27 Mar Public officials, witnesses and bribes
A New York resident who bribes a witness or a public official may face serious repercussions. The definition of a “public official” may include a variety of categories including a member of Congress, a juror or a person employed by a department of the government.
This action can include a direct or indirect offer or promise to give something of value to a public official or to someone who has been selected as a public official in exchange for committing an unlawful act. It is also illegal to do so with the intent to influence any sort of suit, proceeding, controversy or other official act. In turn, a public official is not permitted to accept or demand anything of value in exchange for this type of influence.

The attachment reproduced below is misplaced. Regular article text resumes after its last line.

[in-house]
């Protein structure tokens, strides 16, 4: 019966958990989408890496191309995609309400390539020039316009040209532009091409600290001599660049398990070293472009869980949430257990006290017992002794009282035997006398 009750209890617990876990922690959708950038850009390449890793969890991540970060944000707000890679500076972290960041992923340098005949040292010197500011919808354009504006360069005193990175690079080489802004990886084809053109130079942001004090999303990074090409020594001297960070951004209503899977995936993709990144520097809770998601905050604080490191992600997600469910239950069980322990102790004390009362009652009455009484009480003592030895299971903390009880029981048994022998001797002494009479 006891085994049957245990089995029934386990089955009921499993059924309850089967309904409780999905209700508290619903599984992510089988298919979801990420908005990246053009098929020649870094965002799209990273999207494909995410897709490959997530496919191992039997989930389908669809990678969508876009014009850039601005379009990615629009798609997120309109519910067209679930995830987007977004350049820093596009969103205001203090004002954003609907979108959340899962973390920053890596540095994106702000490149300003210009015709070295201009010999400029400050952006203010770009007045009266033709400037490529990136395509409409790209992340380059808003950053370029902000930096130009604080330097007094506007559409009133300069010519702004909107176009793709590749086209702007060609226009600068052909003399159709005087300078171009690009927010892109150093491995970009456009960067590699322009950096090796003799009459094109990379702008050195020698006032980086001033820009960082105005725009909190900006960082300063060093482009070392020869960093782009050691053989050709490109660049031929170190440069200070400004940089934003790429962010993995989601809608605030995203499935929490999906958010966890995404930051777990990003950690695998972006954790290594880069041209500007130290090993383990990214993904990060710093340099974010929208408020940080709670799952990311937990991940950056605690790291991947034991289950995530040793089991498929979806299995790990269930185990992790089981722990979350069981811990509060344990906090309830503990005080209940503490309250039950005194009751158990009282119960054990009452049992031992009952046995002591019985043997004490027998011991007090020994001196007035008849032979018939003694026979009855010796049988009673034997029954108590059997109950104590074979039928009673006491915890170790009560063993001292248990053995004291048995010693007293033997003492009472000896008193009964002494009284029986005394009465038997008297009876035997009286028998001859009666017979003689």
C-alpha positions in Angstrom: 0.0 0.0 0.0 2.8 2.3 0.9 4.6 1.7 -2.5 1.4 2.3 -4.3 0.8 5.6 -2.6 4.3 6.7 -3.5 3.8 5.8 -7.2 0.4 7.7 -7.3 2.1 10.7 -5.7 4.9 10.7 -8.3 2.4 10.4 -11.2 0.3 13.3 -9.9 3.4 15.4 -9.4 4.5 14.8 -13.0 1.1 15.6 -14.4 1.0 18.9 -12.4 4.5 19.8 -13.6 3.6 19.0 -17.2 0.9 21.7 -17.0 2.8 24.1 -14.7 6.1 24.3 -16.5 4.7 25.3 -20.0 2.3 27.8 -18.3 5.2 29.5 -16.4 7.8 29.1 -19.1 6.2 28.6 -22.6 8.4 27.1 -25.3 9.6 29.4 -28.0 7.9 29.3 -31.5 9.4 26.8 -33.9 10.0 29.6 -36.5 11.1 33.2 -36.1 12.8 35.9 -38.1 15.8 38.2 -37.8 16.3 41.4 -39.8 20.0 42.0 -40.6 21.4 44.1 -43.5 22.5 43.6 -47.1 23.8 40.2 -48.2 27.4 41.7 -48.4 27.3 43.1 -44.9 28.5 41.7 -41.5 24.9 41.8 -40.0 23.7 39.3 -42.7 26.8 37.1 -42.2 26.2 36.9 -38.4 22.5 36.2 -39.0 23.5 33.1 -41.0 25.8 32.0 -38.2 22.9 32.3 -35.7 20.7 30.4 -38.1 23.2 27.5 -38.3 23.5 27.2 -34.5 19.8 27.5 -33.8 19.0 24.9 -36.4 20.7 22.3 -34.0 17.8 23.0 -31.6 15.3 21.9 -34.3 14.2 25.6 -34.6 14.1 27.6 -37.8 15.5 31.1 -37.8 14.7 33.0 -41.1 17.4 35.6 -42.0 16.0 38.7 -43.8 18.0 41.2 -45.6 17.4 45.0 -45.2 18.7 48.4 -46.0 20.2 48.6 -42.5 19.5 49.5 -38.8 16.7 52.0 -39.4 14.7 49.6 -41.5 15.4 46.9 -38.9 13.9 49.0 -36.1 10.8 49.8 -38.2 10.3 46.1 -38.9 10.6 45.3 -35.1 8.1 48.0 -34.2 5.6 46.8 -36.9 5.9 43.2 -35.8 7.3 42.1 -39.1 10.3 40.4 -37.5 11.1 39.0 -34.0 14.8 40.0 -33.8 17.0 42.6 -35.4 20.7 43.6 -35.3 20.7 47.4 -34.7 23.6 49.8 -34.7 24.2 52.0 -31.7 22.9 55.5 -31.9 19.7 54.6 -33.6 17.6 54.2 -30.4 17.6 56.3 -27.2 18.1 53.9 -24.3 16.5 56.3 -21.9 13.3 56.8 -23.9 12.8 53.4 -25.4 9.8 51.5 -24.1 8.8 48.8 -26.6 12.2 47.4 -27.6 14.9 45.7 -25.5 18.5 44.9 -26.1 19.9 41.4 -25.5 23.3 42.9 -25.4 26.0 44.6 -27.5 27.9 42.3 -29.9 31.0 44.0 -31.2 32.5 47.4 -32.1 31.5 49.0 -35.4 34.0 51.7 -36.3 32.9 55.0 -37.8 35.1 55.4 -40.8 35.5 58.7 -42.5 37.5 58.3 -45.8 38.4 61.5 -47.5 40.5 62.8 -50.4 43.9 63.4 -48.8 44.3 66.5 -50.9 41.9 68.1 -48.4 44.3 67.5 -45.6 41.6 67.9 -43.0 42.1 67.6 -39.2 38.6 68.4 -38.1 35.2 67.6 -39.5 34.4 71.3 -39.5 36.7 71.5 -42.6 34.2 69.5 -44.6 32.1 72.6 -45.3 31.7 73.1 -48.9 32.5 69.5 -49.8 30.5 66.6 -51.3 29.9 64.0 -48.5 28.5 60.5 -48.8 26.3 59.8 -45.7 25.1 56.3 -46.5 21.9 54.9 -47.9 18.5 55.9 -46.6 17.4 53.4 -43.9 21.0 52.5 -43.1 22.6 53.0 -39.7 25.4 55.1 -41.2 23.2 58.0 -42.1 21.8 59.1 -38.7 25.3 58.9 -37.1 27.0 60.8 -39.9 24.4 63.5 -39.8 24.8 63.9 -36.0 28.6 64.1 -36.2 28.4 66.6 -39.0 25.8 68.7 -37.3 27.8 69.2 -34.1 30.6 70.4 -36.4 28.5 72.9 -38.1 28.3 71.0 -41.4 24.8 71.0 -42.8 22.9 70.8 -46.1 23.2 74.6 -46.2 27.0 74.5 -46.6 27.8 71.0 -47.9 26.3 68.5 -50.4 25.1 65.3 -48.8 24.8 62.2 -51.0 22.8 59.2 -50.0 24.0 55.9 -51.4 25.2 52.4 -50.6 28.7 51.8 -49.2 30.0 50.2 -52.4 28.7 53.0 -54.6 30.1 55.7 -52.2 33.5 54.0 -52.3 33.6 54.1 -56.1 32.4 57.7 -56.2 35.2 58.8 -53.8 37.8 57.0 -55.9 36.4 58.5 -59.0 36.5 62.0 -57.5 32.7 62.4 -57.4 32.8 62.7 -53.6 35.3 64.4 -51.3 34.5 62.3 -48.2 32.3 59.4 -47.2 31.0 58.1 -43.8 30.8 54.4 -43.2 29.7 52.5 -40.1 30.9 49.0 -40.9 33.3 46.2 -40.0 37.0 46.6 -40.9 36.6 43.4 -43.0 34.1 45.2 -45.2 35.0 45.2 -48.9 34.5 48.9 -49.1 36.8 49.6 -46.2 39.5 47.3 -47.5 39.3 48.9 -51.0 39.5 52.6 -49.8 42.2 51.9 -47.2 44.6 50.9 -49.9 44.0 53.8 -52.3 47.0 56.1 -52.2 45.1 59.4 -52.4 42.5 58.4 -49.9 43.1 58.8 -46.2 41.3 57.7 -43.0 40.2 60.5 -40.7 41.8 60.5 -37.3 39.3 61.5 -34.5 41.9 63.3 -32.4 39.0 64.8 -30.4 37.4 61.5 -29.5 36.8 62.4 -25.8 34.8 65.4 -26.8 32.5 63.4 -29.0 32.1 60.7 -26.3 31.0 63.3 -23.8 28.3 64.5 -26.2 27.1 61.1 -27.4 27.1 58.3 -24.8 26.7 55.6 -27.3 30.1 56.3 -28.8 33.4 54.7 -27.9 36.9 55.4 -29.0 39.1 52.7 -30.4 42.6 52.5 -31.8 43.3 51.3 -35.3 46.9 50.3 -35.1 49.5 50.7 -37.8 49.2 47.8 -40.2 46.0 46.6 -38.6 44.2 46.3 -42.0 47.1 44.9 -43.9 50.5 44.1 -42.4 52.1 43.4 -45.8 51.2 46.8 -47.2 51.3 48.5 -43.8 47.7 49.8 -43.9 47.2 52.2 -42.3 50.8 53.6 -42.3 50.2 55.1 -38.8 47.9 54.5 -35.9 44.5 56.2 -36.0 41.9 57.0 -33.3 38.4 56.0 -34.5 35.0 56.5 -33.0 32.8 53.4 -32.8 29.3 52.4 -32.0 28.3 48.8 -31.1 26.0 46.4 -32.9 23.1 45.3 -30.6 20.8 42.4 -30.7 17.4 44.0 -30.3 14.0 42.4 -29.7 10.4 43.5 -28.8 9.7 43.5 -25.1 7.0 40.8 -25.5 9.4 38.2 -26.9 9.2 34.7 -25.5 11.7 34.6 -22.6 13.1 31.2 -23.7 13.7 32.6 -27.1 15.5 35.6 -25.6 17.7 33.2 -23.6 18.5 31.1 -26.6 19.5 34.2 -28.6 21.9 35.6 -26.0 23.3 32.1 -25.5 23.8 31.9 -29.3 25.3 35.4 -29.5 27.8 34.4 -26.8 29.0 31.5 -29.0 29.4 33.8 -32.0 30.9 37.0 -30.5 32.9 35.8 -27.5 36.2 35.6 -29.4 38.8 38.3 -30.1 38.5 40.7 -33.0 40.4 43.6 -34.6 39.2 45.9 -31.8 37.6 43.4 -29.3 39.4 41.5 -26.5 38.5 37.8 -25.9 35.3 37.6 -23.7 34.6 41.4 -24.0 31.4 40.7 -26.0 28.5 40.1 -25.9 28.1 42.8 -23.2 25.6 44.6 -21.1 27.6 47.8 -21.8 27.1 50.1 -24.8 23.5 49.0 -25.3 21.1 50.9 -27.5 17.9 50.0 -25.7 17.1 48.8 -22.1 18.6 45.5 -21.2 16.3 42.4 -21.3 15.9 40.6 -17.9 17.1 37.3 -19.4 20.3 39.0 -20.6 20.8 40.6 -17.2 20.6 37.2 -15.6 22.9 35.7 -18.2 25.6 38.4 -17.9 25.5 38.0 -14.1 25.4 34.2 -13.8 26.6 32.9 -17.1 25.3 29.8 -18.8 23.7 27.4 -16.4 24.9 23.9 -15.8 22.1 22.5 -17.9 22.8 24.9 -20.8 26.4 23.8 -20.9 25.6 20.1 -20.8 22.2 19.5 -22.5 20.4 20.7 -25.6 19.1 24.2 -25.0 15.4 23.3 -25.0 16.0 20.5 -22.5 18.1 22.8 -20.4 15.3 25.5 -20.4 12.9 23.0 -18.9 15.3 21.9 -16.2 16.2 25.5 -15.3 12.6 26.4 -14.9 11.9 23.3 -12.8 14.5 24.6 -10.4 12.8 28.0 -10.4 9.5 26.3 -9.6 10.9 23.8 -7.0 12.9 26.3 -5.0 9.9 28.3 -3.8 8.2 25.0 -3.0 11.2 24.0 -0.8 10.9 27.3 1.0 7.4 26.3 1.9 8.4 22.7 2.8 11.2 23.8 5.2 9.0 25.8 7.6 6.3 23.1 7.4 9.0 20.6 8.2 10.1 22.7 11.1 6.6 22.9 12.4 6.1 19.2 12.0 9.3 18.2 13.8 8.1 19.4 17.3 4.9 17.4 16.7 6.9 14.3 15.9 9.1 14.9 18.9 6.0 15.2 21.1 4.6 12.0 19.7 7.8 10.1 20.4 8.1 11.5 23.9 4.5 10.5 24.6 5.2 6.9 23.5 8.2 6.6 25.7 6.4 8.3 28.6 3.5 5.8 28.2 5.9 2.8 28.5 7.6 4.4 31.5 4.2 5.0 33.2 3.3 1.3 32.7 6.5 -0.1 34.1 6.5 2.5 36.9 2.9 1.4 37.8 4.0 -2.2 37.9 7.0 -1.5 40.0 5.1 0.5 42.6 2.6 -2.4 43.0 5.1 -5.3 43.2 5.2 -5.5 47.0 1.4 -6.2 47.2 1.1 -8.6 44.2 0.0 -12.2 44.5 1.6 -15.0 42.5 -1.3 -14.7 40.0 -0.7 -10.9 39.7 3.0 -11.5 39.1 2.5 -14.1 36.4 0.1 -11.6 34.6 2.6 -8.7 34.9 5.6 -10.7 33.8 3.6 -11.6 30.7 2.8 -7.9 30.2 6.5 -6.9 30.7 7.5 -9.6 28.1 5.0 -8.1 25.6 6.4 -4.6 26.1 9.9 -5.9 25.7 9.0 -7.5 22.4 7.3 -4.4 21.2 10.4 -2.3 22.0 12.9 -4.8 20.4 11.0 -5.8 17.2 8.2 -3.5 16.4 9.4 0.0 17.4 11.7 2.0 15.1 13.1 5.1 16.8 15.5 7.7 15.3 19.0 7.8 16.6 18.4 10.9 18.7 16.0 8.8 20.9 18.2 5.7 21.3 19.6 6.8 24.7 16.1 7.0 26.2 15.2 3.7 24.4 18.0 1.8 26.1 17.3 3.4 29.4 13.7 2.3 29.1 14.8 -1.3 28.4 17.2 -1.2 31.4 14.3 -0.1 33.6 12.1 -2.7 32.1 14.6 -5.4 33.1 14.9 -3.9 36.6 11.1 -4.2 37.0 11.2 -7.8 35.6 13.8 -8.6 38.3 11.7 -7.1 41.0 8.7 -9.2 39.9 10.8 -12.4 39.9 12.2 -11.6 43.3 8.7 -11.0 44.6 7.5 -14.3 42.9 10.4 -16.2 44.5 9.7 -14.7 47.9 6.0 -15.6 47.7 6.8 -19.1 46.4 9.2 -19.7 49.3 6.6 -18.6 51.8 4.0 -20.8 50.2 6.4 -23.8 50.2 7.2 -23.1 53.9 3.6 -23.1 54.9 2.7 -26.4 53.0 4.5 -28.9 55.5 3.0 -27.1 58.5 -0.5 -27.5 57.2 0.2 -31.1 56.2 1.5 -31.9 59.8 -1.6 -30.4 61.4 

Another type of violation might involve trying to influence a witness in a hearing, a trial, an appearance before Congress or a similar proceeding. In turn, a person who is in such a position is forbidden to seek any item of value related to this oath or affirmation.
Actions of this type are often referred to as “white-collar crimes”, but this does not mean that charges related to these types of activities are not serious. Other types of white collar crime might include actions such as embezzlement, insider trading and fraud. People may want to consider contacting an attorney when they are first approached by investigators. At first they might not be directly under investigation themselves or may not believe themselves to be. They might think that speaking to an attorney makes them look guilty. However, legal counsel from the outset might be helpful as the investigation proceeds.